Once the record is saved, you can use a tool like What’s My DNS? to check what A records are being reported for your domain, so that you can confirm that everything you’ve done thus far has been correct (it should say or whatever you chose when setting the A record).

Installing and configuring ddclient

ddclient is a package for managing dynamic DNS. It has a package available on Raspbian, and since version 3.9, it also supports using Cloudflare for managing the DNS. However, the Raspbian package is only at version 3.8.3, so we need to manually update it to 3.9.1 (latest package available as of time of publication).

sudo apt-get update 
sudo apt-get install ddclient libjson-any-perl
cd ~
tar -zxvf ddclient-3.9.1.tar.gz
sudo cp -f ddclient-3.9.1/ddclient /usr/sbin/ddclient

Now we need to move the configuration file and edit it:

sudo mkdir /etc/ddclient 
sudo mv /etc/ddclient.conf /etc/ddclient
sudo nano /etc/ddclient/ddclient.conf

Here’s what you need to copy into your ddclient.conf file:

use=web,, web-skip='IP Address'
[email protected]

And here’s what it all means:

  • daemon says how frequently the ddclient daemon will run
  • syslog says that we’ll write records to the syslog
  • use=web and the accompanying commands says how we’re going to check our current IP address
  • ssl says that we’re going to communicate via SSL for security
  • protocol says that we’re going to use cloudflare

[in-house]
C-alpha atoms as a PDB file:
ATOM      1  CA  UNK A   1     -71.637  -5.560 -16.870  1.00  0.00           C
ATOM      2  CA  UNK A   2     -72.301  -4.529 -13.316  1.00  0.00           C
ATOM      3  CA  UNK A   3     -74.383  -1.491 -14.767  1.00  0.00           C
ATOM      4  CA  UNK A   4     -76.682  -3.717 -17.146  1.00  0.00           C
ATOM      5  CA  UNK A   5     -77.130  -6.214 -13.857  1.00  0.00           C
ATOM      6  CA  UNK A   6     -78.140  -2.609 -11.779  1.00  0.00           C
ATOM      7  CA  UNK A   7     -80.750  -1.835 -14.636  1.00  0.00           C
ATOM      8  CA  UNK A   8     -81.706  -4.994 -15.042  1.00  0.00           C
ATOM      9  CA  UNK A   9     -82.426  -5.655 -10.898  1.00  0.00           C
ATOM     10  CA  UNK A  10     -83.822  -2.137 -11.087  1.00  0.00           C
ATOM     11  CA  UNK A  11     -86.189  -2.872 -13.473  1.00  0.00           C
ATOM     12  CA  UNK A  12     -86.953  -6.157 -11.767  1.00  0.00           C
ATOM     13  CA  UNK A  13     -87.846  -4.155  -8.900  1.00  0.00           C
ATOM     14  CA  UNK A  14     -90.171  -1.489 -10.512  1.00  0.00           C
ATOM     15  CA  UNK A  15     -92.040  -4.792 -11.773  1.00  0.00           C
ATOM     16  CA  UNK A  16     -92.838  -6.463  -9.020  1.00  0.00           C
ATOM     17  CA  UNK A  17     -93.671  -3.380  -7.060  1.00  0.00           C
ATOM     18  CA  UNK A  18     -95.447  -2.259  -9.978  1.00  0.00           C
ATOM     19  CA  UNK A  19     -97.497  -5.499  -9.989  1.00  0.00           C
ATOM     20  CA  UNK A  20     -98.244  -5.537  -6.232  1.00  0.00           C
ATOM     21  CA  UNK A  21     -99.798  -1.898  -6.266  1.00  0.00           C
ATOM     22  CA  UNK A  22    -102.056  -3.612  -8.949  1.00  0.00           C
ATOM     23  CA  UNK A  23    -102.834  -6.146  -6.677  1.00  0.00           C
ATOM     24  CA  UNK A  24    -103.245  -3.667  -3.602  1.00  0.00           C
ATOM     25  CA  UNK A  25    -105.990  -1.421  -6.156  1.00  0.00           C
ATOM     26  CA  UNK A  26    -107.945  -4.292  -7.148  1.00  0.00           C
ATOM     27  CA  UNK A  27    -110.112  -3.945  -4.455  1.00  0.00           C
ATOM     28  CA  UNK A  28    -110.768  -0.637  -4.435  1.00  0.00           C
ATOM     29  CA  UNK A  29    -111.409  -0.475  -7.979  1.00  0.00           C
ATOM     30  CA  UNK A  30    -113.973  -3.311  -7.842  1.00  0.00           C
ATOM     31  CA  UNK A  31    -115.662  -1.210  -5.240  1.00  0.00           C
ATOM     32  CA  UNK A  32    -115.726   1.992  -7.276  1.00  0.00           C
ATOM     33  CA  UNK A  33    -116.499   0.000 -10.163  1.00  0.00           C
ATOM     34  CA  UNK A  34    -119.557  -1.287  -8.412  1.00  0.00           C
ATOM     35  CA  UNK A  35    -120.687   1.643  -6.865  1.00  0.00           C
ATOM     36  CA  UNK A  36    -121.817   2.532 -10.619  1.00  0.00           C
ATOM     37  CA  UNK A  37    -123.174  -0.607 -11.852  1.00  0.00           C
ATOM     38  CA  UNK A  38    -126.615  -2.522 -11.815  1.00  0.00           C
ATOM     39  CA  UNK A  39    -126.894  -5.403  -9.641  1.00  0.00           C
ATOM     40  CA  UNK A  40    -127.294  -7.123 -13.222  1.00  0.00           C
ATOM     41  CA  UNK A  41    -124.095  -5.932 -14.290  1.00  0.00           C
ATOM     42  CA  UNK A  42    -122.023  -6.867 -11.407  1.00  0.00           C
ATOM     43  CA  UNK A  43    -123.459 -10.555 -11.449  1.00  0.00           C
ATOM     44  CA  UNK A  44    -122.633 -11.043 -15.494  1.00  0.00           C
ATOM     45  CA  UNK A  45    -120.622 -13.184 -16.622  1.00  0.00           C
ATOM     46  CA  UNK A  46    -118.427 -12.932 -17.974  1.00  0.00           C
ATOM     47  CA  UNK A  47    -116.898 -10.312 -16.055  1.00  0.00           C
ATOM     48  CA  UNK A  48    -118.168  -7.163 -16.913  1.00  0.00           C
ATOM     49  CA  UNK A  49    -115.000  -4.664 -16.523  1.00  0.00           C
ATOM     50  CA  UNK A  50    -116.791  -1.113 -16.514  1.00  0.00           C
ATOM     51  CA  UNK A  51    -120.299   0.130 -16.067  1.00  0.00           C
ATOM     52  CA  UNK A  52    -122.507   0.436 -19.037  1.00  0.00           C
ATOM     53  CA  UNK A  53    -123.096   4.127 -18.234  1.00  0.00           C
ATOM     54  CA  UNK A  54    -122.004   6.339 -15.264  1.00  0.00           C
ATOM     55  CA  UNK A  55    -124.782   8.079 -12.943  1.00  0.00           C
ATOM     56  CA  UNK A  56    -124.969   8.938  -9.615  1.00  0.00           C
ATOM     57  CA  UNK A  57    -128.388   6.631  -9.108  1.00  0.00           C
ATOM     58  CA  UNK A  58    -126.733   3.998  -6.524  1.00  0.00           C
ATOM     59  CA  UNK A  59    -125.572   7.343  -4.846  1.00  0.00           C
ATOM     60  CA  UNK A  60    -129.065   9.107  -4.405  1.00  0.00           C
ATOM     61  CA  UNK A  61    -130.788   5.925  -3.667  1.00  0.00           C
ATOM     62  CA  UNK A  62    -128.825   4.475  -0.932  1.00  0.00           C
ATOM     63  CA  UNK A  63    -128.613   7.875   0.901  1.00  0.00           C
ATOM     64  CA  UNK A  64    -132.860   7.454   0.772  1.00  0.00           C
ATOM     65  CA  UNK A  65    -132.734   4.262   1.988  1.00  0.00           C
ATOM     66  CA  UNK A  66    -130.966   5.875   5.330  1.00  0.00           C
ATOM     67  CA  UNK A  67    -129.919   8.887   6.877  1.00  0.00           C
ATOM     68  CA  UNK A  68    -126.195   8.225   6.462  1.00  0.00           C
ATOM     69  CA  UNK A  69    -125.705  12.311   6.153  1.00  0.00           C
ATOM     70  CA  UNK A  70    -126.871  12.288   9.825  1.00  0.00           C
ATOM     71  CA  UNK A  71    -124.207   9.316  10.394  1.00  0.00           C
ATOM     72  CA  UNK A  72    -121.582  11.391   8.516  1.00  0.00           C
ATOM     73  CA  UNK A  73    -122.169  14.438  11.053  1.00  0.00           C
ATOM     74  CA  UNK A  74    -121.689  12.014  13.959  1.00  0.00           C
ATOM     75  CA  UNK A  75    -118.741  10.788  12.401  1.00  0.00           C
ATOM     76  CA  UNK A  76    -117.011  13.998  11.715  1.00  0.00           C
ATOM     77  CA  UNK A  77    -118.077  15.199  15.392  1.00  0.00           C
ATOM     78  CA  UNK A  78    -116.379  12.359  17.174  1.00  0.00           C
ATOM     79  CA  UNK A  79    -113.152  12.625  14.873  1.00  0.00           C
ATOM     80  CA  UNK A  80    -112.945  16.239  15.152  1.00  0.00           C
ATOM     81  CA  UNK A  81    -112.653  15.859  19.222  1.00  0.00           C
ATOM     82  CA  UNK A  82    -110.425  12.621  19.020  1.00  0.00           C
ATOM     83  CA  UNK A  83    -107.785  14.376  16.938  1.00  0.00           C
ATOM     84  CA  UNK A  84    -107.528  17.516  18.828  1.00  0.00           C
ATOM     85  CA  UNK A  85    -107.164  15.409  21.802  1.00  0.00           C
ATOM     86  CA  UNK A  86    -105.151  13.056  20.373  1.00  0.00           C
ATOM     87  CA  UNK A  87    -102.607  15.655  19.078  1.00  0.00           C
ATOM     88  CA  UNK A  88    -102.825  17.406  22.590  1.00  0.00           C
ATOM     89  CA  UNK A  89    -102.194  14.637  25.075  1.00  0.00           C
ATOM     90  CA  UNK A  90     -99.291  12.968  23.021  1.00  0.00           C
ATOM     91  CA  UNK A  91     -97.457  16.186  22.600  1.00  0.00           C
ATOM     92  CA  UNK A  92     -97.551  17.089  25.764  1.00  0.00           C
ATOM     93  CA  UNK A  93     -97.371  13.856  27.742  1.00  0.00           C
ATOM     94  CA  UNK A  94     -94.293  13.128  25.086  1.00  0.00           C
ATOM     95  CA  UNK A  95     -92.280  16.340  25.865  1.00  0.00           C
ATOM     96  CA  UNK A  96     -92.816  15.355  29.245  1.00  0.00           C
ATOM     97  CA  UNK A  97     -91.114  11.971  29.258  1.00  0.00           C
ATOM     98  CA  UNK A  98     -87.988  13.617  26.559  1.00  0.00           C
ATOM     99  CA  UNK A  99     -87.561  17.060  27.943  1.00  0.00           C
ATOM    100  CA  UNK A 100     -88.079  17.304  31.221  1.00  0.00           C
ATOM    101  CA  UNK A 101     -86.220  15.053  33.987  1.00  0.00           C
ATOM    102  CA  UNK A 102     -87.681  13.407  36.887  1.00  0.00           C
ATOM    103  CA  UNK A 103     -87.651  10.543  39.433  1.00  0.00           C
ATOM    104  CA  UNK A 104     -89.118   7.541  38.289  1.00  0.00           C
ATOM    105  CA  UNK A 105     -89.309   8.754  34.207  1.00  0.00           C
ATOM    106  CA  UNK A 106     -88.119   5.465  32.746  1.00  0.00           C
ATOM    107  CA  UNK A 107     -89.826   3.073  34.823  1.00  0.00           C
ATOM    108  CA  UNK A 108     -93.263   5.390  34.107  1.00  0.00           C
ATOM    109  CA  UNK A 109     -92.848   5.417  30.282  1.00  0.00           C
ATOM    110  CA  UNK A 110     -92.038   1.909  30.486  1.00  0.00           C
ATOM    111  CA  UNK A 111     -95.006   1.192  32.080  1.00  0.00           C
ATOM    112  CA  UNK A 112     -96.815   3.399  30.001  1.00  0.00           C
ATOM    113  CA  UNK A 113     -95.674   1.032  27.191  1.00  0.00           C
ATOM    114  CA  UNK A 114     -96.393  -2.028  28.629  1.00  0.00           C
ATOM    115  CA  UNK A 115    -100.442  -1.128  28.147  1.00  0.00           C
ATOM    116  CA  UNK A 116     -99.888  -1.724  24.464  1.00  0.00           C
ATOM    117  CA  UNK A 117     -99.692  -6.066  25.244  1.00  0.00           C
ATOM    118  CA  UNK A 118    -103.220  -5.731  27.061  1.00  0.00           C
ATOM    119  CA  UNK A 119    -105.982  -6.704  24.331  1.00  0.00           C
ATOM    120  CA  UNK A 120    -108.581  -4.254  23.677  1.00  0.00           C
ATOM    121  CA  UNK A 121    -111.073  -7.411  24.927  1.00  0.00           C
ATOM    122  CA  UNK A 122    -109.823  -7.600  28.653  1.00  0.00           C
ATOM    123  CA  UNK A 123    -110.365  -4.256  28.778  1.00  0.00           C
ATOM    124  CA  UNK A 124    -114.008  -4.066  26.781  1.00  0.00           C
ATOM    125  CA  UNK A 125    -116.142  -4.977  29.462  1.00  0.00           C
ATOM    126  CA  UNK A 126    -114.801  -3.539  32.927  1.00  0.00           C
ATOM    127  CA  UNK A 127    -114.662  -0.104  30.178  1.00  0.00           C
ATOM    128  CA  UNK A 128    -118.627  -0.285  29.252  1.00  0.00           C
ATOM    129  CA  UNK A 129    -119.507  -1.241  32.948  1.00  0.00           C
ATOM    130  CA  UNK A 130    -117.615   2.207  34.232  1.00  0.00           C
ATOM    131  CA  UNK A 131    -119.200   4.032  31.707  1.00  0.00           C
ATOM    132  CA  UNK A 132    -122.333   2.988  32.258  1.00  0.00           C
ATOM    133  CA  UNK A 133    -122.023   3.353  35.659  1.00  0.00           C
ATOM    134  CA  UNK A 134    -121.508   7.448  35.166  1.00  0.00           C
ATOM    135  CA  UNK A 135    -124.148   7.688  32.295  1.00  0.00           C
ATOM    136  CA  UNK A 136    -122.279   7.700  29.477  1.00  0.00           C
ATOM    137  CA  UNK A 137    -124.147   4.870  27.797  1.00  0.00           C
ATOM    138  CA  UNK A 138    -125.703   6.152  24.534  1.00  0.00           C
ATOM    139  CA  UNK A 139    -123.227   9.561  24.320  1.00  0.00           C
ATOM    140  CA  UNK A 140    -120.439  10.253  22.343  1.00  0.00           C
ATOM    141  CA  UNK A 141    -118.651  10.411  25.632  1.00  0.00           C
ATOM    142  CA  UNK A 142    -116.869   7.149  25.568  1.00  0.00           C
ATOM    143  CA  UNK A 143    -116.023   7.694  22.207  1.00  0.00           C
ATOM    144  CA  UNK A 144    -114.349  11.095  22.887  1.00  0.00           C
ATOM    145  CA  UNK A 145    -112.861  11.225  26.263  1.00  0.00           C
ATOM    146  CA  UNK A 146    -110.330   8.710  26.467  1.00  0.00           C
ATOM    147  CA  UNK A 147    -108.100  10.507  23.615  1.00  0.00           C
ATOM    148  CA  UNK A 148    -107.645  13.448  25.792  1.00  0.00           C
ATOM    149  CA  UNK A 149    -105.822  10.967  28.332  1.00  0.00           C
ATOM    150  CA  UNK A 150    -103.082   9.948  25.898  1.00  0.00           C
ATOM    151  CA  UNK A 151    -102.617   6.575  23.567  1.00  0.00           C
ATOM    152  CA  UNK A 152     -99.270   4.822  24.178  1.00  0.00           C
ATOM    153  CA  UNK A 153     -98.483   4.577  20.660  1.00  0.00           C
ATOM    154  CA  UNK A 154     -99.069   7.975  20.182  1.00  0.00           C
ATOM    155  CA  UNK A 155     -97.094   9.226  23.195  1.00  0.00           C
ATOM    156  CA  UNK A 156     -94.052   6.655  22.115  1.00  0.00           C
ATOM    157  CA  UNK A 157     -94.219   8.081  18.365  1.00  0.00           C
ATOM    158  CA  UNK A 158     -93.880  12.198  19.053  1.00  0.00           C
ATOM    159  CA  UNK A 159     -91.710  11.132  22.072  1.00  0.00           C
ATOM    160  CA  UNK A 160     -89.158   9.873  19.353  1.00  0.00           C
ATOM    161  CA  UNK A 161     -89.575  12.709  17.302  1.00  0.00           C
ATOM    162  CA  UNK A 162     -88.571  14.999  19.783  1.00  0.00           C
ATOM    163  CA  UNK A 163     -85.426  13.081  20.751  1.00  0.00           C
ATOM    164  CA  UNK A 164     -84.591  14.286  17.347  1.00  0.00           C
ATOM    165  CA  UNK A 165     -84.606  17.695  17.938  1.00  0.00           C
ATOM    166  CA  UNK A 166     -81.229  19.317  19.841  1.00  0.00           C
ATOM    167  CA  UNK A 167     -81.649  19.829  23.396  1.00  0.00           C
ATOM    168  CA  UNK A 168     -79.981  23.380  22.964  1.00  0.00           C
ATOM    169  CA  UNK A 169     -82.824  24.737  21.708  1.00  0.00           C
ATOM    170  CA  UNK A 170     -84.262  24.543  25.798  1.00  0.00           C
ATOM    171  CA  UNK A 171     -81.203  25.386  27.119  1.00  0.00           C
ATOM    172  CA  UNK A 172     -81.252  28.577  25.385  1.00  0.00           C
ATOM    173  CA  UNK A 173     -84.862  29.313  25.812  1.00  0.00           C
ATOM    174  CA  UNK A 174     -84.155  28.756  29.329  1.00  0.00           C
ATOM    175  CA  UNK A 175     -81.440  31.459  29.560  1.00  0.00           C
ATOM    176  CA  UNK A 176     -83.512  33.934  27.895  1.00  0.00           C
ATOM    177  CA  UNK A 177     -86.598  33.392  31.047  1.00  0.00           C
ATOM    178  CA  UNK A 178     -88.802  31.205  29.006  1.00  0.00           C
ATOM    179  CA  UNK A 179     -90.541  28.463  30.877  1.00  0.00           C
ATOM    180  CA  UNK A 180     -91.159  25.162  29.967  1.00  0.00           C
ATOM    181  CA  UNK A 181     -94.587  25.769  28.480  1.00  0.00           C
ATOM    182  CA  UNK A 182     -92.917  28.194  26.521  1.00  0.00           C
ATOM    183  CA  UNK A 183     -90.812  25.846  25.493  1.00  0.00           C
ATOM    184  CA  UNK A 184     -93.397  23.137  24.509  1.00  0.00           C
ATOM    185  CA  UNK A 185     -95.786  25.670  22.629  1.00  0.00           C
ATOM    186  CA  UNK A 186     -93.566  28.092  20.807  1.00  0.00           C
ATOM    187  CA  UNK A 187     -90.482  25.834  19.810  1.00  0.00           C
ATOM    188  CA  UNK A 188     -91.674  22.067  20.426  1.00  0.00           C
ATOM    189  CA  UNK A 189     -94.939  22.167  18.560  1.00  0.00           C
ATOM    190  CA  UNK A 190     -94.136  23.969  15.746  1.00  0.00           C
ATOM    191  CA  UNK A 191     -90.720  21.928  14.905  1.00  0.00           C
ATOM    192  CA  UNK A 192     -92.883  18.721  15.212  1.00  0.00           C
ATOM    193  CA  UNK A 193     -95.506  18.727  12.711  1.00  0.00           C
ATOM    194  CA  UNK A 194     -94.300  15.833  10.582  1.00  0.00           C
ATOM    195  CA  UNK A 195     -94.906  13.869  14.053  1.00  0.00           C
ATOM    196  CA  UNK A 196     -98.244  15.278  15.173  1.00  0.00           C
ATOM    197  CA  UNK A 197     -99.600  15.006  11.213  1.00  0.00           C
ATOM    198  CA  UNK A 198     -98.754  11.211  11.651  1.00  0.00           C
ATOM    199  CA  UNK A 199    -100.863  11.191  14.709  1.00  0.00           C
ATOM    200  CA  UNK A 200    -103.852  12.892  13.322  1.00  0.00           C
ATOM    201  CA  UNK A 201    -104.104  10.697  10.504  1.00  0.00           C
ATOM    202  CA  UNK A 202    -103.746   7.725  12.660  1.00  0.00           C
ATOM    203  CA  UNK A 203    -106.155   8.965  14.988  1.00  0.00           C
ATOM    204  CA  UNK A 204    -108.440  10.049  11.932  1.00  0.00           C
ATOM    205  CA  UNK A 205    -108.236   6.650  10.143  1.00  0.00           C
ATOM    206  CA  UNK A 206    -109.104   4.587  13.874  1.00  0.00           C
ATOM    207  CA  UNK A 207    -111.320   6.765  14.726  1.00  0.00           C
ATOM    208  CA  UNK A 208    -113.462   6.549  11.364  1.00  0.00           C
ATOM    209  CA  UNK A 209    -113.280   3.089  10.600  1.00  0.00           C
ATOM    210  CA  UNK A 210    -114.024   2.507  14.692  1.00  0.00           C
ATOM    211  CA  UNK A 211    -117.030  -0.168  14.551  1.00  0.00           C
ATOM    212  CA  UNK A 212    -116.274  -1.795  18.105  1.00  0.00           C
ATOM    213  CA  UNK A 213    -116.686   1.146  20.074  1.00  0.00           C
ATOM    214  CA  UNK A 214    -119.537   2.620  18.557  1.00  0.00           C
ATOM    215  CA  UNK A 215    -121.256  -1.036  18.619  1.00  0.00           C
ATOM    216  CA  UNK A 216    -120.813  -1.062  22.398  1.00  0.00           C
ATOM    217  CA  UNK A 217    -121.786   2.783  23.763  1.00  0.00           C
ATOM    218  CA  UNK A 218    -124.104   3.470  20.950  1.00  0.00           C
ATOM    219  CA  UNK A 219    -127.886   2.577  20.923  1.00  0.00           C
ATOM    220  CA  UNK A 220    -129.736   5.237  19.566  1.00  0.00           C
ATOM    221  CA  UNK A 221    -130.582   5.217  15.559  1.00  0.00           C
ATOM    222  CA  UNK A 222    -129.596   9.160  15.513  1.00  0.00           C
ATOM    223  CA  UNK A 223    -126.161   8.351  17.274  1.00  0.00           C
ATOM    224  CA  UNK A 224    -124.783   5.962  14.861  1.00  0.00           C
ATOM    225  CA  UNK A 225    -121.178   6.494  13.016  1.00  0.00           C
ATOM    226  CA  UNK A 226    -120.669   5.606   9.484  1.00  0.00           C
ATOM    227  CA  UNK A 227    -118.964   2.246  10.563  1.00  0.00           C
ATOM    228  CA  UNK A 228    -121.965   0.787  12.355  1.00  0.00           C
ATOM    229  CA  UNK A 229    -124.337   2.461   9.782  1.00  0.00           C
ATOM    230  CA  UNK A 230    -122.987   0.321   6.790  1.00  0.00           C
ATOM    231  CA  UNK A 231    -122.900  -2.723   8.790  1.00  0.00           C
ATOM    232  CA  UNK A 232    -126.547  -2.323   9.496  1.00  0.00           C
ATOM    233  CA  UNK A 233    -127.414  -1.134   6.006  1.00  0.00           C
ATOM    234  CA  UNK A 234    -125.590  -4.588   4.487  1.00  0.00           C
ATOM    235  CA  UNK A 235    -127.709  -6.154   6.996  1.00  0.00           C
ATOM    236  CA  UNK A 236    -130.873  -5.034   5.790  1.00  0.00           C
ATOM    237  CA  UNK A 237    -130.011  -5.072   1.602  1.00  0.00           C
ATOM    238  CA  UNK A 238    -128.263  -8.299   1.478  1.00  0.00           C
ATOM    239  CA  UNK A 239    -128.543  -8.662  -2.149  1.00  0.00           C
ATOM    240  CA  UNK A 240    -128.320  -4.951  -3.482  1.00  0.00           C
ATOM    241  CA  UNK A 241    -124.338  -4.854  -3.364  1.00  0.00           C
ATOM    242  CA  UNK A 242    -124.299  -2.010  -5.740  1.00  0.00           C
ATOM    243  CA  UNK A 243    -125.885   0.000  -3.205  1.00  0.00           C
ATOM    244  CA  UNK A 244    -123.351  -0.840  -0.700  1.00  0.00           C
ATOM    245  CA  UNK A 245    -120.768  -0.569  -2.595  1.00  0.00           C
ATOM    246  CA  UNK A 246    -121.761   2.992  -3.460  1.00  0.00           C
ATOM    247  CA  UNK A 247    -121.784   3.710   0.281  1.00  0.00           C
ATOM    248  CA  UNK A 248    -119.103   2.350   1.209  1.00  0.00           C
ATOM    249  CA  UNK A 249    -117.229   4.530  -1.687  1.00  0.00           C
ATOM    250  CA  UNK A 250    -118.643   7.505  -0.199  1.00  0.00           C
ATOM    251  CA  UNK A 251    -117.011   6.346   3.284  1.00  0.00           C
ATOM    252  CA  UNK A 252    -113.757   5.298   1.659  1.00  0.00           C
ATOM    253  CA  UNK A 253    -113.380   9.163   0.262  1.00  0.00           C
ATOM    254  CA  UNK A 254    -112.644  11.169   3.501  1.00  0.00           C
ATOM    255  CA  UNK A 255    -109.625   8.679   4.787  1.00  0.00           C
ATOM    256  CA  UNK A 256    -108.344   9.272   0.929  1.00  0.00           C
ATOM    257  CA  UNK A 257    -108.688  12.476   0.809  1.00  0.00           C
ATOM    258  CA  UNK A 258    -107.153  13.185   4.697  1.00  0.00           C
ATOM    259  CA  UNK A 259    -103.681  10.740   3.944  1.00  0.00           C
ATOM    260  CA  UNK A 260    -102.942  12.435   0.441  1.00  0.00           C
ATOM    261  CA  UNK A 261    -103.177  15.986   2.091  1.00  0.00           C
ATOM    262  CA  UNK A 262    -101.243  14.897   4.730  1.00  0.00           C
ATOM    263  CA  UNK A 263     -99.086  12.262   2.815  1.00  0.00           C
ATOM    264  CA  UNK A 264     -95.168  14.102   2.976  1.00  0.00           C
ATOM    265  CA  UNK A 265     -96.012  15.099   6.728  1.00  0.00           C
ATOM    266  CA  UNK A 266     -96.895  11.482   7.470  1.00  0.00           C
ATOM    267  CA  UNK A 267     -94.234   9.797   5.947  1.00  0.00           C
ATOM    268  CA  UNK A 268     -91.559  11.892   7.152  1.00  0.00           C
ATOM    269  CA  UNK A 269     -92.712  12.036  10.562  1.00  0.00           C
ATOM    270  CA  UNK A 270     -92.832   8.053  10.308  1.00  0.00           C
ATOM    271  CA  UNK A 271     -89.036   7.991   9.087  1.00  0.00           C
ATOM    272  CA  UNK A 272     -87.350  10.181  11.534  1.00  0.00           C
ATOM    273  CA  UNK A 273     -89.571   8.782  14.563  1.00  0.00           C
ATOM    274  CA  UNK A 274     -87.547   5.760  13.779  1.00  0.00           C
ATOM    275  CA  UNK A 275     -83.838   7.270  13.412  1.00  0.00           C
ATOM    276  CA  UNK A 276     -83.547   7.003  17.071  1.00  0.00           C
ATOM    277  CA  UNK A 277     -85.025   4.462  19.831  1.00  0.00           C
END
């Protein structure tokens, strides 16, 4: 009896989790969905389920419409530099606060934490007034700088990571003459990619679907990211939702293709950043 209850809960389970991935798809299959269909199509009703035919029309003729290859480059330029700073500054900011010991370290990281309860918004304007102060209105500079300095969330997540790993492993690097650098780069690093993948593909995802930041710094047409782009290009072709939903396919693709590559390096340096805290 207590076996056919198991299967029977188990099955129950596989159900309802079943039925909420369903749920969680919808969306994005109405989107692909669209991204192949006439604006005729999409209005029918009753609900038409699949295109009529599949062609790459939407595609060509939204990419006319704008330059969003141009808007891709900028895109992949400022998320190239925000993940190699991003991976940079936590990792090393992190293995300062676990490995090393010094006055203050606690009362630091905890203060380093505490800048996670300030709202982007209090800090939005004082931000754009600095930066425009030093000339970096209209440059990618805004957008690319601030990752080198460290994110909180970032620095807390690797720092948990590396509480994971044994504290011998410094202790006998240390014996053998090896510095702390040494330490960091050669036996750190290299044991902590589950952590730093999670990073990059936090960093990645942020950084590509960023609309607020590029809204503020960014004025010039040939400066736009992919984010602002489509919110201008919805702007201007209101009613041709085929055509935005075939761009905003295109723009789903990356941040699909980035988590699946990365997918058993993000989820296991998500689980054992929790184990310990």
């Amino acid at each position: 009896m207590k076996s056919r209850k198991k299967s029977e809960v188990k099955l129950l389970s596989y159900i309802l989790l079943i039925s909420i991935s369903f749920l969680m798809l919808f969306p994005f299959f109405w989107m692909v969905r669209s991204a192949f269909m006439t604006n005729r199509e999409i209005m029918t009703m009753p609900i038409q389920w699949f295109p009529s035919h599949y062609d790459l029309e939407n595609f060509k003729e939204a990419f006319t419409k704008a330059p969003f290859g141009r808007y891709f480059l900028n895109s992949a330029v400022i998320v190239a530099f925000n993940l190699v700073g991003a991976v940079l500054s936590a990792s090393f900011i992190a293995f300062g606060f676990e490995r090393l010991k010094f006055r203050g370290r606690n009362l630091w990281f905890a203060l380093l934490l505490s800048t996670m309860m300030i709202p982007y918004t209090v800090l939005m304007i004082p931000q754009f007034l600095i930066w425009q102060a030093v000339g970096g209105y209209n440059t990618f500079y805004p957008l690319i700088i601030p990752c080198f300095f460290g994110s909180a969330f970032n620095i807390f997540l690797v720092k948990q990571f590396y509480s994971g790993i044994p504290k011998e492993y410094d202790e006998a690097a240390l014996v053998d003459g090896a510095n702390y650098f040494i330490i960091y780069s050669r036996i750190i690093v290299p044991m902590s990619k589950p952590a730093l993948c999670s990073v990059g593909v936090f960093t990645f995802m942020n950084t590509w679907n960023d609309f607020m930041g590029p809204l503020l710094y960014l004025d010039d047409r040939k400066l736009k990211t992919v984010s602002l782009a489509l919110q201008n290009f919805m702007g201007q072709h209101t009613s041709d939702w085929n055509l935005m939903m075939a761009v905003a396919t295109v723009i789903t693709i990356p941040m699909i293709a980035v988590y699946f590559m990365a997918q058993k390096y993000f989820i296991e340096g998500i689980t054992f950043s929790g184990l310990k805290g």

• ttl=1 says what TTL we want on our A record
  • login is the email address that you use to log in to Cloudflare
  • password is the Cloudflare API key that you obtained earlier
  • zone is the TLD that you manage in Cloudflare
  • is the subdomain that you’re using for Dynamic DNS. If you’re using the TLD itself (rather than a subdomain), you can just enter the TLD here again

Run ddclient as a daemon

Now we want to run ddclient as a daemon:

sudo nano /etc/default/ddclient

Make sure that the following lines have the following values:


Now we can start the daemon and check that it’s working correctly:

sudo service ddclient start
sudo service ddclient status

Now you can issue the command to check your DNS and update it:

sudo ddclient -daemon=0 -debug -verbose -noquiet

This will give a verbose output of everything that ddclient is doing. if it ends with a line that says SUCCESS, then it should have run successfully and checking the A records of your subdomain at What’s My DNS? again should show that the A record has changed from to your actual IP address. If it doesn’t say SUCCESS, then the output should give you some clues as to what the issue is.

Run ddclient on a cron job

To ensure that ddclient continues to operate on a regular schedule, I also set it up on a cronjob. I edited the root crontab and added the following line to ensure that it runs at least once an hour.

34 * * * * /usr/sbin/ddclient --force

By Dave

Dave is the proud father of Ellie and Jack. There's nothing that makes him happier than spending time with his incredible wife and their amazing children. He's a civil/mechanical engineer and he also builds and maintains WordPress websites.